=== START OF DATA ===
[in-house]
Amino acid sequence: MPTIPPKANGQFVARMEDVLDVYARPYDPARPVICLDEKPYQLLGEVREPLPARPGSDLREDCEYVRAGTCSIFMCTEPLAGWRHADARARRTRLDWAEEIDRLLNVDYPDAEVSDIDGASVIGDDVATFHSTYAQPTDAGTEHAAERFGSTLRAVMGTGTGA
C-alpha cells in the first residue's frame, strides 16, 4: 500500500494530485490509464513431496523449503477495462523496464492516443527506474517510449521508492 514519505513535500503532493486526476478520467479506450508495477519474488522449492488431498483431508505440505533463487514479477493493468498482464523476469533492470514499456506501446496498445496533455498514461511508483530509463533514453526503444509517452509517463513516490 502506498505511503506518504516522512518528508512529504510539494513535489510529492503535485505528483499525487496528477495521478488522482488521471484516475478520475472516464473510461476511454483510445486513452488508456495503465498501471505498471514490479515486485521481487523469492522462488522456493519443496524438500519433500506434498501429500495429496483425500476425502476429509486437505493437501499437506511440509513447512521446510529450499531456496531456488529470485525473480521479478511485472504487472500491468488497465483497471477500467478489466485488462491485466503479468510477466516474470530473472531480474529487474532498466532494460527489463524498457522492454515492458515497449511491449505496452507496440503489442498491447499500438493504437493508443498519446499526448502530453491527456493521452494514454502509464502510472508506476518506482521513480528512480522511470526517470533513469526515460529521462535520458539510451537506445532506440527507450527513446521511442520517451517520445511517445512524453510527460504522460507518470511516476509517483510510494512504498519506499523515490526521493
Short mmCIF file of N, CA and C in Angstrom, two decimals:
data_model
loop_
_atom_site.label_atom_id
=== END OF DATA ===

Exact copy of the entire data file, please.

[in-house]
Amino acid sequence: MPTIPPKANGQFVARMEDVLDVYARPYDPARPVICLDEKPYQLLGEVREPLPARPGSDLREDCEYVRAGTCSIFMCTEPLAGWRHADARARRTRLDWAEEIDRLLNVDYPDAEVSDIDGASVIGDDVATFHSTYAQPTDAGTEHAAERFGSTLRAVMGTGTGA
C-alpha cells in the first residue's frame, strides 16, 4: 500500500494530485490509464513431496523449503477495462523496464492516443527506474517510449521508492 514519505513535500503532493486526476478520467479506450508495477519474488522449492488431498483431508505440505533463487514479477493493468498482464523476469533492470514499456506501446496498445496533455498514461511508483530509463533514453526503444509517452509517463513516490 502506498505511503506518504516522512518528508512529504510539494513535489510529492503535485505528483499525487496528477495521478488522482488521471484516475478520475472516464473510461476511454483510445486513452488508456495503465498501471505498471514490479515486485521481487523469492522462488522456493519443496524438500519433500506434498501429500495429496483425500476425502476429509486437505493437501499437506511440509513447512521446510529450499531456496531456488529470485525473480521479478511485472504487472500491468488497465483497471477500467478489466485488462491485466503479468510477466516474470530473472531480474529487474532498466532494460527489463524498457522492454515492458515497449511491449505496452507496440503489442498491447499500438493504437493508443498519446499526448502530453491527456493521452494514454502509464502510472508506476518506482521513480528512480522511470526517470533513469526515460529521462535520458539510451537506445532506440527507450527513446521511442520517451517520445511517445512524453510527460504522460507518470511516476509517483510510494512504498519506499523515490526521493
Short mmCIF file of N, CA and C in Angstrom, two decimals:
data_model
loop_
_atom_site.label_atom_id